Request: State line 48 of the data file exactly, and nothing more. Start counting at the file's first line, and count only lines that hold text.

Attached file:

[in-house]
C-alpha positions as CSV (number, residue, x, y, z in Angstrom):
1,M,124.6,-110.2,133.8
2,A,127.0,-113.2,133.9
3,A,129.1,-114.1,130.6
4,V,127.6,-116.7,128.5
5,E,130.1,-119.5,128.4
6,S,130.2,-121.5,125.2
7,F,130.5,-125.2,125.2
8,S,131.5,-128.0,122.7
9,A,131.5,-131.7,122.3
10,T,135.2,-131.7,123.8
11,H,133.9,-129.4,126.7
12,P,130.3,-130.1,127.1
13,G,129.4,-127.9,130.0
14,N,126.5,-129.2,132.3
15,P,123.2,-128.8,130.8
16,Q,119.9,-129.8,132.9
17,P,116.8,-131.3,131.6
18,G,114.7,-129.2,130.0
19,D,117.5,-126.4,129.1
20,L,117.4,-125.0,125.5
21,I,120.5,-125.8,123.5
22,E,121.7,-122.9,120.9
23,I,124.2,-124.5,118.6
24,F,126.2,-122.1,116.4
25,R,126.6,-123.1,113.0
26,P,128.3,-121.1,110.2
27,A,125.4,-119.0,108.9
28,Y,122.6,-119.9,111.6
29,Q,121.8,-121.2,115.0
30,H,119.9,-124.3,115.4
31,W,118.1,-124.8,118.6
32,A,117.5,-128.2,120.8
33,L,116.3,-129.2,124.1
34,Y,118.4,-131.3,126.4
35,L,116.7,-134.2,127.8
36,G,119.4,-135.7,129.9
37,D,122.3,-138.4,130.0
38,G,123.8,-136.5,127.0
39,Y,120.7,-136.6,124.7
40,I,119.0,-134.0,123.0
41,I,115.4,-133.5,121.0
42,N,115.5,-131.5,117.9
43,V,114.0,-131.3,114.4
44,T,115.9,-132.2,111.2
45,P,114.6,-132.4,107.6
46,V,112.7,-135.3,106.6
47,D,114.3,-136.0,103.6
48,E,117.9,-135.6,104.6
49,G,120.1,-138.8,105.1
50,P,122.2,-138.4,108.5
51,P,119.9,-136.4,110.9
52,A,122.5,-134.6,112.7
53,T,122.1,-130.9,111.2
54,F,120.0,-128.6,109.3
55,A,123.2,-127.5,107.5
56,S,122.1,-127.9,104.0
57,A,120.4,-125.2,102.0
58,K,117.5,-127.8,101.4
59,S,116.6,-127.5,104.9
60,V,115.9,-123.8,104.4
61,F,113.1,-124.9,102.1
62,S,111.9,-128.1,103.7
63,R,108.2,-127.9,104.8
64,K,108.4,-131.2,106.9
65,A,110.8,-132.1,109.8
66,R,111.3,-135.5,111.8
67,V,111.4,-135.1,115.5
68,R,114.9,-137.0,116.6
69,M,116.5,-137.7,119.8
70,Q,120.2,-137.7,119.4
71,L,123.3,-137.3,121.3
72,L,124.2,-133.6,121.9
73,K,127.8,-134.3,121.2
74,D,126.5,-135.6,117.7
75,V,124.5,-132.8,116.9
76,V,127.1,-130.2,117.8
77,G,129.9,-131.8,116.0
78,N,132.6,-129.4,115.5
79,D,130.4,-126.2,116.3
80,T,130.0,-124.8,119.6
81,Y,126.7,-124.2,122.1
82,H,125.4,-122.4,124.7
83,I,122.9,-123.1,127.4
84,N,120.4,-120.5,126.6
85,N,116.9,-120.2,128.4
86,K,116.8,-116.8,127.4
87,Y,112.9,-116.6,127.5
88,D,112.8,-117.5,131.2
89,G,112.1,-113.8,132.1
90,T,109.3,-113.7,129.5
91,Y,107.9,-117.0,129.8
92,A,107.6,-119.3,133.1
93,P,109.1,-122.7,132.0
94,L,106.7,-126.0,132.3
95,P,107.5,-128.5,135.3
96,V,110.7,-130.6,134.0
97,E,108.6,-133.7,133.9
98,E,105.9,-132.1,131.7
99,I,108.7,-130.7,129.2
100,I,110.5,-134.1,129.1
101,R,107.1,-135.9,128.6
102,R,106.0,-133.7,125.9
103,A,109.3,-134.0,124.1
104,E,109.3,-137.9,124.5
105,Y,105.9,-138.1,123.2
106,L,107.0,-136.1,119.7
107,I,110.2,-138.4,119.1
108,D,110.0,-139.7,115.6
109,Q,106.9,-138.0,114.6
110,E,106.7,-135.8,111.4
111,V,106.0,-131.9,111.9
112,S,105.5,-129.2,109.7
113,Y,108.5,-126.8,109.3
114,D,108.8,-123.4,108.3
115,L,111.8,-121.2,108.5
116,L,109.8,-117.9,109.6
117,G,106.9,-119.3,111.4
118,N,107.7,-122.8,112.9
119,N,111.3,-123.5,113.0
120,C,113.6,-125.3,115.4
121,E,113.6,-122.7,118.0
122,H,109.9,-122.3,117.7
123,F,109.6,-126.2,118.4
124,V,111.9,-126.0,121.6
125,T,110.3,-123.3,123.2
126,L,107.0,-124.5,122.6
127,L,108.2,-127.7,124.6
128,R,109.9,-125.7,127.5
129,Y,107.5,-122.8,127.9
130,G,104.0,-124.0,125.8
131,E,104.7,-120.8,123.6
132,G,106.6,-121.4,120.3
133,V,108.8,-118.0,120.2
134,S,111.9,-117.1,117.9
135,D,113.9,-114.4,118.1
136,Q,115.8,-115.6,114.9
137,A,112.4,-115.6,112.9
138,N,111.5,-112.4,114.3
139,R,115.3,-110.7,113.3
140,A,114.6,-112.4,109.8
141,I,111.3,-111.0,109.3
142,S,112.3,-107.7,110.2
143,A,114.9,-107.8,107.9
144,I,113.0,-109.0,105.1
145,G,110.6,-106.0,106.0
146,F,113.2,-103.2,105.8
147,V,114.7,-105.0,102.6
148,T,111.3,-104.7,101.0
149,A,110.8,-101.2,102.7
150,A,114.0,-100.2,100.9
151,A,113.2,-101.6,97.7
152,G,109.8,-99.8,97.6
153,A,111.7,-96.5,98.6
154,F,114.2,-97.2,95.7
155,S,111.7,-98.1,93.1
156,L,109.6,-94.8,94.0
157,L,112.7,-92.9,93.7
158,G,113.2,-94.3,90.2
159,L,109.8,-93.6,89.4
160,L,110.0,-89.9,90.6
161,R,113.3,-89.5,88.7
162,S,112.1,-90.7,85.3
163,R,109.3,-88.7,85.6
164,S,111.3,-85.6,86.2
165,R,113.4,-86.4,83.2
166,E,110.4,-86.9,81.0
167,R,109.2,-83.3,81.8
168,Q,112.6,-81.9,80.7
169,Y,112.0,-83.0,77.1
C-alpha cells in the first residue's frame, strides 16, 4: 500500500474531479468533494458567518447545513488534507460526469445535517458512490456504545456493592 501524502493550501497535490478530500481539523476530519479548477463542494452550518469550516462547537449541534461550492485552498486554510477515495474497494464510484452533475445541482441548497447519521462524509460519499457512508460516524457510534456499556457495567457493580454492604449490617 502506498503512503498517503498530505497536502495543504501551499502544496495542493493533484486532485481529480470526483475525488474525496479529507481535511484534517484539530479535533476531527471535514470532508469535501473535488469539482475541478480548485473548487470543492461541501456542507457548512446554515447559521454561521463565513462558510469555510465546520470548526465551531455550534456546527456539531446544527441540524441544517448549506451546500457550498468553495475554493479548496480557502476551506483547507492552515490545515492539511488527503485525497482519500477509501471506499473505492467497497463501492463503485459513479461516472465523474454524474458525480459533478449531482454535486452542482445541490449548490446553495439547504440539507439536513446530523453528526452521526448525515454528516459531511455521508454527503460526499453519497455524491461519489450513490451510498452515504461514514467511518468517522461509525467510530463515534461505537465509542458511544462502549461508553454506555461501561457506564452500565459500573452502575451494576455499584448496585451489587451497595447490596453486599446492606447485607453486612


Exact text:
46,V,112.7,-135.3,106.6